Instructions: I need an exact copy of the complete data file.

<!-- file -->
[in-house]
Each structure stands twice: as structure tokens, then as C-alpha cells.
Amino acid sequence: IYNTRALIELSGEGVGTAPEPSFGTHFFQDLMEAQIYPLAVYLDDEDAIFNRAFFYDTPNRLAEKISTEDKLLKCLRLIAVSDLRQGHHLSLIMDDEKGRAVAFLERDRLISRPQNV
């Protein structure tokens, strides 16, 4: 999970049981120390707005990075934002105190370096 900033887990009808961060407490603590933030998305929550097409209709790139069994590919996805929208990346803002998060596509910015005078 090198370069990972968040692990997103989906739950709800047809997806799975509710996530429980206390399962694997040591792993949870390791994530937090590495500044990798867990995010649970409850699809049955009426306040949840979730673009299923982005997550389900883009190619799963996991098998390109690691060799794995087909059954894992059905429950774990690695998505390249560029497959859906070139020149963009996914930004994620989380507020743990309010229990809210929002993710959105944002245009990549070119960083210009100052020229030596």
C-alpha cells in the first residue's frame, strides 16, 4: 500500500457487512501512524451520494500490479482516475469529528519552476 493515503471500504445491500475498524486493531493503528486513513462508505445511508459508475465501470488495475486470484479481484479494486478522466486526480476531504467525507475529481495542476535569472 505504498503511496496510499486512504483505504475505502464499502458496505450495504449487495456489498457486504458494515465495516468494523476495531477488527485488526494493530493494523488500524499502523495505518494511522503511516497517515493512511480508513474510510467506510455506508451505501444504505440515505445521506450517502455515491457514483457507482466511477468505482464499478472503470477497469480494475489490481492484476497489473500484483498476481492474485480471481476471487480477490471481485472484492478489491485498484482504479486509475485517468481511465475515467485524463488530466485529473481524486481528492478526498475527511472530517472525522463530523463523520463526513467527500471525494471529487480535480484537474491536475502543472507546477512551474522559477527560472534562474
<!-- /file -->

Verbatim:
[in-house]
Each structure stands twice: as structure tokens, then as C-alpha cells.
Amino acid sequence: IYNTRALIELSGEGVGTAPEPSFGTHFFQDLMEAQIYPLAVYLDDEDAIFNRAFFYDTPNRLAEKISTEDKLLKCLRLIAVSDLRQGHHLSLIMDDEKGRAVAFLERDRLISRPQNV
């Protein structure tokens, strides 16, 4: 999970049981120390707005990075934002105190370096 900033887990009808961060407490603590933030998305929550097409209709790139069994590919996805929208990346803002998060596509910015005078 090198370069990972968040692990997103989906739950709800047809997806799975509710996530429980206390399962694997040591792993949870390791994530937090590495500044990798867990995010649970409850699809049955009426306040949840979730673009299923982005997550389900883009190619799963996991098998390109690691060799794995087909059954894992059905429950774990690695998505390249560029497959859906070139020149963009996914930004994620989380507020743990309010229990809210929002993710959105944002245009990549070119960083210009100052020229030596």
C-alpha cells in the first residue's frame, strides 16, 4: 500500500457487512501512524451520494500490479482516475469529528519552476 493515503471500504445491500475498524486493531493503528486513513462508505445511508459508475465501470488495475486470484479481484479494486478522466486526480476531504467525507475529481495542476535569472 505504498503511496496510499486512504483505504475505502464499502458496505450495504449487495456489498457486504458494515465495516468494523476495531477488527485488526494493530493494523488500524499502523495505518494511522503511516497517515493512511480508513474510510467506510455506508451505501444504505440515505445521506450517502455515491457514483457507482466511477468505482464499478472503470477497469480494475489490481492484476497489473500484483498476481492474485480471481476471487480477490471481485472484492478489491485498484482504479486509475485517468481511465475515467485524463488530466485529473481524486481528492478526498475527511472530517472525522463530523463523520463526513467527500471525494471529487480535480484537474491536475502543472507546477512551474522559477527560472534562474